California Lawyers Association, Intellectual Property Law

COVID-Born CLA Hiking Group Marches On for Wellness

February 2024

By John Pavolotsky

John Pavolotsky

Necessity is the mother of invention, or so the proverb goes. 

I started hiking in earnest in May 2020, two months after the world, or at least the San Francisco area, came to an abrupt halt due to COVID-19. At that time, hiking was one of the few pandemic-friendly social activities besides sitting in a friend’s backyard six feet away from each other. As some may recall, in May 2020, San Francisco’s mandate extended to outdoor activities. We complied, somewhat begrudgingly, during our hike from Ocean Beach, at the end of Sloat Boulevard, to Mount Davidson, shrouded in fog, of course, and back, via a pitstop at El Toreador, on West Portal, for a steaming hot burrito on a characteristically cold San Francisco night. 

About a year later, in June 2021, I formed the Peninsula Hiking Club. We had two hikers, including me, on that first hike, a seven-mile out-and-back to North Peak at Montara Mountain, just south of Pacifica. In November 2023, we hiked McNee Ranch at Montara Mountain. Twenty other hikers joined me on that one, as did four dogs. IP and other CLA Section members have joined me on these monthly hikes. Non-attorneys are welcomed as well, and depending on how you feel about attorneys generally, in some cases preferred.

Our last hike—to Mission Peak in early January—consisted of 14 hikers and one dog, who ended up pulling one of the hikers up the mountain (see part 3 below). On this hike, our collective legal expertise covered intellectual property, privacy, and employment law. You could talk shop or not. We did, somewhat, except during part 3, below, when no one spoke. Our non-lawyer hikers consisted of a few of my business school classmates, a neighbor of one of those classmates, someone I had met at a spin class at my local gym, a family friend from San Francisco, where I grew up, and his friend, and so on; in short, an eclectic and harmonious crew.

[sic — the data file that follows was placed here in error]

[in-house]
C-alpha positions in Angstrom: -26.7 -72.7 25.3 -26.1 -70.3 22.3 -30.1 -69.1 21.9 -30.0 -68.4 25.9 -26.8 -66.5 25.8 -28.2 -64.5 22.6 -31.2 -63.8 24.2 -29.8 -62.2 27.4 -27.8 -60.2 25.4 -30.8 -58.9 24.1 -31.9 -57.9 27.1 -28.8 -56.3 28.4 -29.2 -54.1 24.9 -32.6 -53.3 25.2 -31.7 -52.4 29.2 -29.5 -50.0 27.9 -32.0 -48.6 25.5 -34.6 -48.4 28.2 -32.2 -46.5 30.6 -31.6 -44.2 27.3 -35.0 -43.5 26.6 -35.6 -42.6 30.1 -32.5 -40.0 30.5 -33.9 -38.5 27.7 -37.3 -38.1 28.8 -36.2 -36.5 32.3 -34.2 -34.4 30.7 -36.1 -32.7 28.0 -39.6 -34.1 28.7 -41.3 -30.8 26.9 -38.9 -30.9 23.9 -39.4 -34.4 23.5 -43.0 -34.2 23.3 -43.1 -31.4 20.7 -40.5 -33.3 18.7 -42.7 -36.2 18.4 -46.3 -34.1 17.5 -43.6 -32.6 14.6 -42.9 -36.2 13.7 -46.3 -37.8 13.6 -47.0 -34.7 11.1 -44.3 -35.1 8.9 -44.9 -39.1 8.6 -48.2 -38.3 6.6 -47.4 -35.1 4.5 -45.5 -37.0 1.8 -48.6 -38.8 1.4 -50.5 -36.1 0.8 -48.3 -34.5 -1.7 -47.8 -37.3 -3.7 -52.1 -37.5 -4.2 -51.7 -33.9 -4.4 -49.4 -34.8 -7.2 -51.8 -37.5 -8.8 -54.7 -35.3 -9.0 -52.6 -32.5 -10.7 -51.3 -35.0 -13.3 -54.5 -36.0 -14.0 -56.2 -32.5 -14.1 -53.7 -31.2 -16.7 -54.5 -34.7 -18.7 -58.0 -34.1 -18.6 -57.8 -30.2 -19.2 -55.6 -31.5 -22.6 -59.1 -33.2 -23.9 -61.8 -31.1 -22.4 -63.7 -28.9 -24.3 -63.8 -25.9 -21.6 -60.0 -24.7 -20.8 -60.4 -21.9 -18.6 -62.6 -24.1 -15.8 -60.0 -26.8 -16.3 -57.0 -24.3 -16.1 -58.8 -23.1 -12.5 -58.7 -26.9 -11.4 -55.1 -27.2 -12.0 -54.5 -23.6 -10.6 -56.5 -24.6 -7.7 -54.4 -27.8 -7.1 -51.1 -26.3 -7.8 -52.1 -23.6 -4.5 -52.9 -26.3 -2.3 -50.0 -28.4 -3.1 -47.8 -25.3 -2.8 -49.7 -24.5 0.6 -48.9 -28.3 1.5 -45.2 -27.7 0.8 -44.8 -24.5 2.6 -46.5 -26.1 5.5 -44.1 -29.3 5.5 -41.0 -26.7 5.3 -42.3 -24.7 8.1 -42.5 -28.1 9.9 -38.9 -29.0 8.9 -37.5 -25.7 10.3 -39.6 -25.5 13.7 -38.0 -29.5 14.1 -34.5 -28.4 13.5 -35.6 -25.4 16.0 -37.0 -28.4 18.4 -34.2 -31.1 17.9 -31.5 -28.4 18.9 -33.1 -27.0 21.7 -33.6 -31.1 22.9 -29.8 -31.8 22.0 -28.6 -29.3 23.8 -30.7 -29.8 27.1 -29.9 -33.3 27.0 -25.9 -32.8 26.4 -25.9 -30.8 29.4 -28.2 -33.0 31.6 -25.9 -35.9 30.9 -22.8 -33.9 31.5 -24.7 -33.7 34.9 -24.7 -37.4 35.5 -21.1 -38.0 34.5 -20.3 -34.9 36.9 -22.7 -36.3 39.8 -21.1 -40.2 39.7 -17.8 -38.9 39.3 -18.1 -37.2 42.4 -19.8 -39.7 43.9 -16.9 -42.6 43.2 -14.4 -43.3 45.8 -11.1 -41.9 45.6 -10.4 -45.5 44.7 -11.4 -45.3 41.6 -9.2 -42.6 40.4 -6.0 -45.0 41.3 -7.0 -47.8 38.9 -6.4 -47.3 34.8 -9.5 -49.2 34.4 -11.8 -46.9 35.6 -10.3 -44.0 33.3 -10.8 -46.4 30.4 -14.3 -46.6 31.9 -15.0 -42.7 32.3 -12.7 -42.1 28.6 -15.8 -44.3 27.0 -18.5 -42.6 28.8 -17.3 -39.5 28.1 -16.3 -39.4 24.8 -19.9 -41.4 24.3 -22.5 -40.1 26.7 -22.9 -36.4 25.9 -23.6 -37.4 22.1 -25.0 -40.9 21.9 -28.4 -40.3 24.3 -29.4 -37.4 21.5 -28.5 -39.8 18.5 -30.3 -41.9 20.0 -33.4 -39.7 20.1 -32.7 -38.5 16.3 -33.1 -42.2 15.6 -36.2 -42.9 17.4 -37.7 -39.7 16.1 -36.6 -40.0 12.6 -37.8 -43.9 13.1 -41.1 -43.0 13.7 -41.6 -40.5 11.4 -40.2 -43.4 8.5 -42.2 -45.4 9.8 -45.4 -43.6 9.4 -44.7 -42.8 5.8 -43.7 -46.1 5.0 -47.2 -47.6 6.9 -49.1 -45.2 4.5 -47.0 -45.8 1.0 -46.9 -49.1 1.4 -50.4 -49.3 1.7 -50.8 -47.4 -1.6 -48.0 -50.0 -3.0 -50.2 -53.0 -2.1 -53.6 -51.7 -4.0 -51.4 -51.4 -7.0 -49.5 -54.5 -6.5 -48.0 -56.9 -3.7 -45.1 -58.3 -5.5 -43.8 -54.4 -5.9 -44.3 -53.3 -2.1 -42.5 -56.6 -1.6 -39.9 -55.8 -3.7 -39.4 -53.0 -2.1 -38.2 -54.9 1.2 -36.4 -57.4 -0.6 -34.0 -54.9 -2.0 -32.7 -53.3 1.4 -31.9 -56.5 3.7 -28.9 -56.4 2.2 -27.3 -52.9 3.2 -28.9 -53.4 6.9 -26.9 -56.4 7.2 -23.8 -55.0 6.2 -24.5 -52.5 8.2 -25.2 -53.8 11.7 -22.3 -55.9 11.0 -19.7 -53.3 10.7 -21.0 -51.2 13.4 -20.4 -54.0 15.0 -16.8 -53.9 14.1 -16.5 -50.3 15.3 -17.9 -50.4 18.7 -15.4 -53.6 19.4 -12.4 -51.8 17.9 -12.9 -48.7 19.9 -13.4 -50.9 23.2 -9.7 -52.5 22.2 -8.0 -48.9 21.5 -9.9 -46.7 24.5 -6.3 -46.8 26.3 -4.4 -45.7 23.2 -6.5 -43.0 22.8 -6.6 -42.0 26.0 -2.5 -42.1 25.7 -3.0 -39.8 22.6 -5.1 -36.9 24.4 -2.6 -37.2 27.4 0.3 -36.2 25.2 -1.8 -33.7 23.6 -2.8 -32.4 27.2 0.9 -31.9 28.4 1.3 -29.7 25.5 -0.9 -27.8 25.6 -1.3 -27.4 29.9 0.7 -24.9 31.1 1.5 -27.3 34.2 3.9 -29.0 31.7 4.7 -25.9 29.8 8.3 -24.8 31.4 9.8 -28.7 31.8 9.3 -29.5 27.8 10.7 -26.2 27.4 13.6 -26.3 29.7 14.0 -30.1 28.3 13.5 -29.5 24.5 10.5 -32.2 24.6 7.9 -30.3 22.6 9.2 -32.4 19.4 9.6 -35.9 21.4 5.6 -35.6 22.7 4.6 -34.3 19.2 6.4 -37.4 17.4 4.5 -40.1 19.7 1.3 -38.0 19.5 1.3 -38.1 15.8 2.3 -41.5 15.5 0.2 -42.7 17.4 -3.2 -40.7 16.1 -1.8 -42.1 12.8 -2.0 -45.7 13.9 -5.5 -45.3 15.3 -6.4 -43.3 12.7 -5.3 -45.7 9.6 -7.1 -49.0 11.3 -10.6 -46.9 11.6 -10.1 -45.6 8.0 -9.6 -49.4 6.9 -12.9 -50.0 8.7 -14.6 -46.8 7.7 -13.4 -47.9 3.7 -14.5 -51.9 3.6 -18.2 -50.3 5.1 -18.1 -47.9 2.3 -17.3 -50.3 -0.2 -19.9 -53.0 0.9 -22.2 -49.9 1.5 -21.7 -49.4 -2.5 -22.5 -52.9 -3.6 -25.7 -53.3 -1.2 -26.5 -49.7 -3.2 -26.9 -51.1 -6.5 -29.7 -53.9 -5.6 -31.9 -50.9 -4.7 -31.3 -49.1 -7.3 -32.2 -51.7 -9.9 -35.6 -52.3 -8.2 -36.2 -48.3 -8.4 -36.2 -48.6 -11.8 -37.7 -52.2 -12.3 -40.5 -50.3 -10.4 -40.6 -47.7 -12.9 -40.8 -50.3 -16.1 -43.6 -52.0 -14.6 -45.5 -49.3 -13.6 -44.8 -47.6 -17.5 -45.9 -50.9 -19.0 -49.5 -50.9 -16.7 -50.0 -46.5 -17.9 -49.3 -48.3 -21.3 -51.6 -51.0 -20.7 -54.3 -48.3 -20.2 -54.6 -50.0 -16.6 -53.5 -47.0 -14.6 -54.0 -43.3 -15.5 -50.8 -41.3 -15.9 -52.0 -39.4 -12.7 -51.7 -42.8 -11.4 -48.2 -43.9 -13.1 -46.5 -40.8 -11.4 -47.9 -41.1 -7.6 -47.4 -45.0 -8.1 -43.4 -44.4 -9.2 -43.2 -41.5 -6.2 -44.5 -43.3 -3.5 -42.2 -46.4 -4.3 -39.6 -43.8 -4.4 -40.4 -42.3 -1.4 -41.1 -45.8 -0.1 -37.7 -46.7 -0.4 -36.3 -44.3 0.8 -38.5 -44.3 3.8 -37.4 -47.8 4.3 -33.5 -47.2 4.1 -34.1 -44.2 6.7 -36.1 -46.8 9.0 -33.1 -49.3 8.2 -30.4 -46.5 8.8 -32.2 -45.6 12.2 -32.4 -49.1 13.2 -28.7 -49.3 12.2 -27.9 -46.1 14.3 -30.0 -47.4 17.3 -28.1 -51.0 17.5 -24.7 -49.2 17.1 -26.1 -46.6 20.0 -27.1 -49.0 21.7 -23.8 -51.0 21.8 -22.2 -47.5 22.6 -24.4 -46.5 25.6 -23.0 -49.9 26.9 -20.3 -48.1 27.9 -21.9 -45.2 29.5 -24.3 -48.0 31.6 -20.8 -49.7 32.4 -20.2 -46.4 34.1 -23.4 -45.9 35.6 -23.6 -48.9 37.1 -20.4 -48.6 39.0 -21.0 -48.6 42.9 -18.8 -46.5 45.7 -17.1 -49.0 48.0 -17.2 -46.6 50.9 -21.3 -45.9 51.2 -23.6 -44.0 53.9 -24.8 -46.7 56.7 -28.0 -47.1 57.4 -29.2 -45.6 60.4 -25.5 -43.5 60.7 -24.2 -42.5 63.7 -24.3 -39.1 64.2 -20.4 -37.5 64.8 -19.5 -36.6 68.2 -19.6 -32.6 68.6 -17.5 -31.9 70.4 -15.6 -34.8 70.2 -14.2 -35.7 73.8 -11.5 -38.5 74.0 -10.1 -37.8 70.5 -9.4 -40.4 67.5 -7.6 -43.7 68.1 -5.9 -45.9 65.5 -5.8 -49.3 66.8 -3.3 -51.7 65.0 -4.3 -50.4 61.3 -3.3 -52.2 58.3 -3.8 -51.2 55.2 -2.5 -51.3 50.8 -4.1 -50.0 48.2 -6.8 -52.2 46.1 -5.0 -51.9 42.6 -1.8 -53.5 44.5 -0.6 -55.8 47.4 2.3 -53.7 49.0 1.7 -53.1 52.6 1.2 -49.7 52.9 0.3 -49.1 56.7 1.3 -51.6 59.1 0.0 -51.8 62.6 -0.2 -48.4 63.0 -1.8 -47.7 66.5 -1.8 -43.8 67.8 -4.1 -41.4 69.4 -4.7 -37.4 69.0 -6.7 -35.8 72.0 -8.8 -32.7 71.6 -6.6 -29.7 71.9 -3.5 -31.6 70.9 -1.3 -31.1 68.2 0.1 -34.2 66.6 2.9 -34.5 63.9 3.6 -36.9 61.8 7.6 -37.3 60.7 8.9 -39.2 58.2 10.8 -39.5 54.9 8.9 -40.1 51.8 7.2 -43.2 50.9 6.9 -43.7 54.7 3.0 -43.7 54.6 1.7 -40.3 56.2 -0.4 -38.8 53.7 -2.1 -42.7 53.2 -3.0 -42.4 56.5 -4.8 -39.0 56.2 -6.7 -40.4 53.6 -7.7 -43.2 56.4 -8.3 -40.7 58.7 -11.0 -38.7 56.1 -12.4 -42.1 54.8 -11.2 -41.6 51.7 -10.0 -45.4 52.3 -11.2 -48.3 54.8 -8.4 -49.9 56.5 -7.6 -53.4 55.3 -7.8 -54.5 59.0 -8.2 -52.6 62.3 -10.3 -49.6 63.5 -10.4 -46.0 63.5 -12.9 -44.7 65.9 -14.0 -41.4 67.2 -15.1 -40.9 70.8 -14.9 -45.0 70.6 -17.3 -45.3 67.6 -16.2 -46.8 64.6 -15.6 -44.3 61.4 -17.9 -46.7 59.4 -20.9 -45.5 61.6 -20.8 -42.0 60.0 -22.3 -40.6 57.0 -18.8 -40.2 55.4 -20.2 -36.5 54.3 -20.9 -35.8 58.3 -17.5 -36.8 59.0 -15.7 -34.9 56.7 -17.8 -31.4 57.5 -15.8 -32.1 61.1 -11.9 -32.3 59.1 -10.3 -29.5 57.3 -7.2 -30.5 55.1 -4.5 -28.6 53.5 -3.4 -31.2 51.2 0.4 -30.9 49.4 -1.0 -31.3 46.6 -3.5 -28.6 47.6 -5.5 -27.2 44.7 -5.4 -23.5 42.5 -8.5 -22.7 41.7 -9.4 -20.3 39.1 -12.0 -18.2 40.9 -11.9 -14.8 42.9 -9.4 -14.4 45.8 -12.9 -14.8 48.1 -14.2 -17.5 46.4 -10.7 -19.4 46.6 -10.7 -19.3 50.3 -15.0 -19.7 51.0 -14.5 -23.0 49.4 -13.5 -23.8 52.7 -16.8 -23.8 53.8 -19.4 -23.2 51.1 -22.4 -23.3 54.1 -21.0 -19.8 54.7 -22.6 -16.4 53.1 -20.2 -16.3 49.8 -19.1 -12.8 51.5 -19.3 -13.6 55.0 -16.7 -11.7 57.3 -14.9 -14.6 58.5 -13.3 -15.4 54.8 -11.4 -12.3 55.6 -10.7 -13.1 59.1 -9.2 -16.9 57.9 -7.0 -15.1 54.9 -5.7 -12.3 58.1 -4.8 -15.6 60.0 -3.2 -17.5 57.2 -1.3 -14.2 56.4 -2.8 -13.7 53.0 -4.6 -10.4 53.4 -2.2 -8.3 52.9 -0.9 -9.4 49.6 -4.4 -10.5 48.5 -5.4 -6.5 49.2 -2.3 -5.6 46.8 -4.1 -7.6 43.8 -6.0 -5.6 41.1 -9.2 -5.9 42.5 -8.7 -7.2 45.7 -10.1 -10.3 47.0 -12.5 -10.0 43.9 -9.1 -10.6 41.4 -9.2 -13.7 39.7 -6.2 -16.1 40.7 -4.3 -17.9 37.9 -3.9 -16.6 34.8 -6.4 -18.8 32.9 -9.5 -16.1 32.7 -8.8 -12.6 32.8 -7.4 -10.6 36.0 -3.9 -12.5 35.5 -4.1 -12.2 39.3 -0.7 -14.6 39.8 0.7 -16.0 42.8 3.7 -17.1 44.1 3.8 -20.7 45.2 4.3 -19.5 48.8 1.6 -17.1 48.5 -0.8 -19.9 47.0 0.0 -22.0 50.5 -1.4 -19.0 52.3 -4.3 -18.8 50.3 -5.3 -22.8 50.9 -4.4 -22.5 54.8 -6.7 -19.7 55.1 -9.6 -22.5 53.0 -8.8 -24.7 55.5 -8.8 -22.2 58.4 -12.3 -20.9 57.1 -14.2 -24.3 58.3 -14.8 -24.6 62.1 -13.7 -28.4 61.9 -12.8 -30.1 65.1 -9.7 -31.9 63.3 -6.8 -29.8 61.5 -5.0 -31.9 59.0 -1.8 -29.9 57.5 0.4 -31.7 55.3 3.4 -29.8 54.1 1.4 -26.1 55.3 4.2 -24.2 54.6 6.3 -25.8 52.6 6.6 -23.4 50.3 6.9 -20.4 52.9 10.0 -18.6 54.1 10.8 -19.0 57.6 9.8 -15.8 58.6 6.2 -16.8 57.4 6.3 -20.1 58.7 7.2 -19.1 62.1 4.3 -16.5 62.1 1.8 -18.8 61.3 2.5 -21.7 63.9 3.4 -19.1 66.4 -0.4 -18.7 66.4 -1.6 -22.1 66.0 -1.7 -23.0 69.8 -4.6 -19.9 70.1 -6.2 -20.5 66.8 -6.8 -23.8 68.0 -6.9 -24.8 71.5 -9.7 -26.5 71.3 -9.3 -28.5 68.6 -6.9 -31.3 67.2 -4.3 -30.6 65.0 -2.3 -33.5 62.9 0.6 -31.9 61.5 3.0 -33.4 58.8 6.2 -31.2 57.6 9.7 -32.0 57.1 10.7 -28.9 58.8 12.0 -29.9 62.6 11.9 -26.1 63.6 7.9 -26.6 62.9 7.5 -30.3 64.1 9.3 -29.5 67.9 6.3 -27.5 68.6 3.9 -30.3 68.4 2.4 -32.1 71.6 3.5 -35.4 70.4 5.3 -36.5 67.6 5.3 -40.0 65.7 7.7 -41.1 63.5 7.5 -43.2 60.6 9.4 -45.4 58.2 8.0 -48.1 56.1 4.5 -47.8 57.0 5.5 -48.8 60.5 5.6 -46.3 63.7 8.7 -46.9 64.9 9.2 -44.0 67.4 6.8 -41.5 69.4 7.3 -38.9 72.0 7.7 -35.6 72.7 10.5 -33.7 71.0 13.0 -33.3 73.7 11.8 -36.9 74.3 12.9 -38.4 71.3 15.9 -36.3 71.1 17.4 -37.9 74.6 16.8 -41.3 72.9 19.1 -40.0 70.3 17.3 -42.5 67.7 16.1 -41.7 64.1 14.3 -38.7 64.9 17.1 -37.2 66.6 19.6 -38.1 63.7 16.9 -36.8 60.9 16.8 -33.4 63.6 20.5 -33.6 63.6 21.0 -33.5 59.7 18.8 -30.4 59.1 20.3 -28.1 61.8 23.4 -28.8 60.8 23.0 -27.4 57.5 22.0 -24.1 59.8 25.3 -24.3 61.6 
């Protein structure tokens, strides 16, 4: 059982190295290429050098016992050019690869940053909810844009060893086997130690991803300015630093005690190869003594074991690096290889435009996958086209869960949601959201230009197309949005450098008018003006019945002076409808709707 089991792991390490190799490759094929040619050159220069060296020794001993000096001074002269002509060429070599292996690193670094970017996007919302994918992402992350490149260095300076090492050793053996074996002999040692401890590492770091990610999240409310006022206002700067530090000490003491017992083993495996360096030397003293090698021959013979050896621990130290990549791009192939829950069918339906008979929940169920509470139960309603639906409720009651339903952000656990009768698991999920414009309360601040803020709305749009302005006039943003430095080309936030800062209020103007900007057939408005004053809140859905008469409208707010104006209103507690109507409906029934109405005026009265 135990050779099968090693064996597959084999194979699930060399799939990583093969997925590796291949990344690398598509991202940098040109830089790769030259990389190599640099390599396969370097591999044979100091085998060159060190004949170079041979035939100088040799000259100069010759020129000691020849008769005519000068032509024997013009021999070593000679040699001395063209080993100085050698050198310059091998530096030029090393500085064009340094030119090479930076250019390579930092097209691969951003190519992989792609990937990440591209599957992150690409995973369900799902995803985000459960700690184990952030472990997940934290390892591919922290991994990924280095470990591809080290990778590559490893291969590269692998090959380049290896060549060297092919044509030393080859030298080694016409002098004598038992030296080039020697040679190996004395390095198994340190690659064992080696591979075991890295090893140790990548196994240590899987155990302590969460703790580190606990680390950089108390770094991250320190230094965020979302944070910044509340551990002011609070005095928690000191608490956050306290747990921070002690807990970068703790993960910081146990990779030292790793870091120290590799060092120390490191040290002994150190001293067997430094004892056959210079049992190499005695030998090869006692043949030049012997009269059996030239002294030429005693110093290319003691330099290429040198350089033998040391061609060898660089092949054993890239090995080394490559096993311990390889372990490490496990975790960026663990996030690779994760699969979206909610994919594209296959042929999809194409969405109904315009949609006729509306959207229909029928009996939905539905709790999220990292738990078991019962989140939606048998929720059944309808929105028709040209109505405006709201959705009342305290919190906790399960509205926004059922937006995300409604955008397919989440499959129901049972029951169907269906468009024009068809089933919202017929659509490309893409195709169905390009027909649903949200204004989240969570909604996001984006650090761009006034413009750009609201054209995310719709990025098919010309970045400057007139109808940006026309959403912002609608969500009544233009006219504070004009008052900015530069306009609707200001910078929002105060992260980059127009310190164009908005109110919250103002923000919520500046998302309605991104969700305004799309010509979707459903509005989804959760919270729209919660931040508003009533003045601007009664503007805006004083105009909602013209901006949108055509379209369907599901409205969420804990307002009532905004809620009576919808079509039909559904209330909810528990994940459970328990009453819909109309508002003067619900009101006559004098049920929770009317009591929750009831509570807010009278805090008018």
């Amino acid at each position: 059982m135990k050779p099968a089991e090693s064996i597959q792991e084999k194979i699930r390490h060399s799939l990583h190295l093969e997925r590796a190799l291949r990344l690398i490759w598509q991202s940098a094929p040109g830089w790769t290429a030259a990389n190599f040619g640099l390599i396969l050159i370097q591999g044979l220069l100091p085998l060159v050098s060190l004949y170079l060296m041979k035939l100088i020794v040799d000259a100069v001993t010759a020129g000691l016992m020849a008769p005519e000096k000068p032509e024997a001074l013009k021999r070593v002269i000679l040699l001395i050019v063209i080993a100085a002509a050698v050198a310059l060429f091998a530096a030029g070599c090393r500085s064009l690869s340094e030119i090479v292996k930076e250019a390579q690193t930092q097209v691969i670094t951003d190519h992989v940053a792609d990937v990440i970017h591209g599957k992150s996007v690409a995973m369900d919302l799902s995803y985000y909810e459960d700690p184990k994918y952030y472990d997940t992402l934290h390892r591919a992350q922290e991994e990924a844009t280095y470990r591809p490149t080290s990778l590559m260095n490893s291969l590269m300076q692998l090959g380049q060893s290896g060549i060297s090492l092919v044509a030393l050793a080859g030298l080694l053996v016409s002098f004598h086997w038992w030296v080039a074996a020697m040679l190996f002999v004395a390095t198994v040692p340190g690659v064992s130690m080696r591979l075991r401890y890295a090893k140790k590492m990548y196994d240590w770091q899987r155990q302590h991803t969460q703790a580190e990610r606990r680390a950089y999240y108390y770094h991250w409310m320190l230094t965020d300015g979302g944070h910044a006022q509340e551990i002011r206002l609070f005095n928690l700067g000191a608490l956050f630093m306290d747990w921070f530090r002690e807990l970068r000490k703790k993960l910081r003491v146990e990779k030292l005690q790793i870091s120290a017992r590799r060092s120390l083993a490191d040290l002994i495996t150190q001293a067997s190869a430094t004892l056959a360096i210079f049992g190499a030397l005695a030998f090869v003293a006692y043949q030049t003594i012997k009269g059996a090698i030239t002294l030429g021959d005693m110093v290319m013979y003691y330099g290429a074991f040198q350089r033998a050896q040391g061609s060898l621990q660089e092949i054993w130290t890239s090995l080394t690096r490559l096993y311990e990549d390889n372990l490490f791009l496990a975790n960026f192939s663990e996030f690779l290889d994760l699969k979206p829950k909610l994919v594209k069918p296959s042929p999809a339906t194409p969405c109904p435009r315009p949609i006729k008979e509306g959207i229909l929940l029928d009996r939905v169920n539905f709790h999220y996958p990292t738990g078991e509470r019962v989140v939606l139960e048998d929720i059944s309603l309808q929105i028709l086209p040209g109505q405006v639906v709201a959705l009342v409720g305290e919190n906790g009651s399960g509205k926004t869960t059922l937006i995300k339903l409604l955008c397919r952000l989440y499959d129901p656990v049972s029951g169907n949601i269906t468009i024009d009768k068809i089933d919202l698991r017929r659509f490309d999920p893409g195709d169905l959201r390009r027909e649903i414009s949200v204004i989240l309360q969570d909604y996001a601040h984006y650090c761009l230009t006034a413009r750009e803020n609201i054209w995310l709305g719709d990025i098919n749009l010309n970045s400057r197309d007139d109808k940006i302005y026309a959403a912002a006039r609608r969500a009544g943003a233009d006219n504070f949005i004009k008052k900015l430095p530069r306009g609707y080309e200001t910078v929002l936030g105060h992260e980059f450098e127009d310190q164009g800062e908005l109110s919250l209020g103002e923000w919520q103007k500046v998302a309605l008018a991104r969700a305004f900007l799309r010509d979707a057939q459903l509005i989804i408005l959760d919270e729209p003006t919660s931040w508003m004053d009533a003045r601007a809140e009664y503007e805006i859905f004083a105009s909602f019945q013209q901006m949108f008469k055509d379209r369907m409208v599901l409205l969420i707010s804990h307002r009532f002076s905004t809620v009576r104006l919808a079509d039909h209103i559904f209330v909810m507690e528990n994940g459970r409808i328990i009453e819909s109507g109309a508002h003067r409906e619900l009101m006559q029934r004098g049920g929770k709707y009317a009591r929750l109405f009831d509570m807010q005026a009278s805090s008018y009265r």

Most hikes are not terribly grueling and the next one, on February 10, 2024, to Fitzgerald Preserve, in Moss Beach, is downright mild.

For those interested, our Mission Peak hike consists of four parts: (1) Ohlone College Parking Lot K to the actual Mission Peak, via Peak Trail and Eagle Trail; (2) along the ridge (Peak Trail) before descending (via Peak Trail, Horse Heaven Trail, and Peak Meadow Trail) to the Stanford Avenue Parking Lot: (3) a relentless ascent up Hidden Valley Trail to the junction of Peak Trail and Eagle Trail; and (4) back down Peak Trail to Parking Lot K. The first part was quite pleasant; cool, quiet, not overly muddy. Part of our crew peeled back after the photo opp at the Peak. In retrospect, this was probably quite wise. The ridge was perfect. Sunny, almost warm, with the snow of the Sierra Nevadas to the east and the coastal mountains to the west. The descent is steep, and as it had rained the previous day, muddy. Hiking sticks helped. Hidden Valley Trail is always a beast, with a 40% grade. I might be exaggerating, but probably not that much. When we first hiked Mission Peak in 2022, this was the straw that almost broke the camel’s back. Two years later, I’d like to say that it was a little easier for me. For newbies (to ascending Hidden Valley Trail), this can be a shock to the system. An ice bath, which was actually the post-hike remedy of one of our hikers. The fourth part, the downhill hike back to the Ohlone College Parking Lot, was relatively easy, thankfully, as ultimately we were welcomed by flat ground and cold beverages. For our post-hike lunch, we visited La Cumbre (the Peak, of course) in San Mateo, home to the original Mission-style burrito. Mission accomplished, literally and figuratively.

Of course, hiking once a month does not put you on the path to wellness. In any given week, I may go on a small hike, play soccer, do boot camp, join a spin class, take a yoga class, etc. All of these are group activities, in part because it is easier to exercise, etc., if someone is motivating you to succeed, but also because wellness is not a solitary sport. 

See you on the trail!

John Pavolotsky is chair of the Intellectual Property Law Section of California Lawyers Association and Of Counsel at Stoel Rives, LLP.

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